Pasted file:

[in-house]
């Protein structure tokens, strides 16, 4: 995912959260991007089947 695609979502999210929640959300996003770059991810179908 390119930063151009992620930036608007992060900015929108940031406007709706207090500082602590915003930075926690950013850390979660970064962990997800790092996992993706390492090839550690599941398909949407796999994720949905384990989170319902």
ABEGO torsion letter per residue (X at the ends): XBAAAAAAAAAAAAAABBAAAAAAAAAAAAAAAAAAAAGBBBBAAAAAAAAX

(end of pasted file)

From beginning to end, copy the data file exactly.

[in-house]
């Protein structure tokens, strides 16, 4: 995912959260991007089947 695609979502999210929640959300996003770059991810179908 390119930063151009992620930036608007992060900015929108940031406007709706207090500082602590915003930075926690950013850390979660970064962990997800790092996992993706390492090839550690599941398909949407796999994720949905384990989170319902």
ABEGO torsion letter per residue (X at the ends): XBAAAAAAAAAAAAAABBAAAAAAAAAAAAAAAAAAAAGBBBBAAAAAAAAX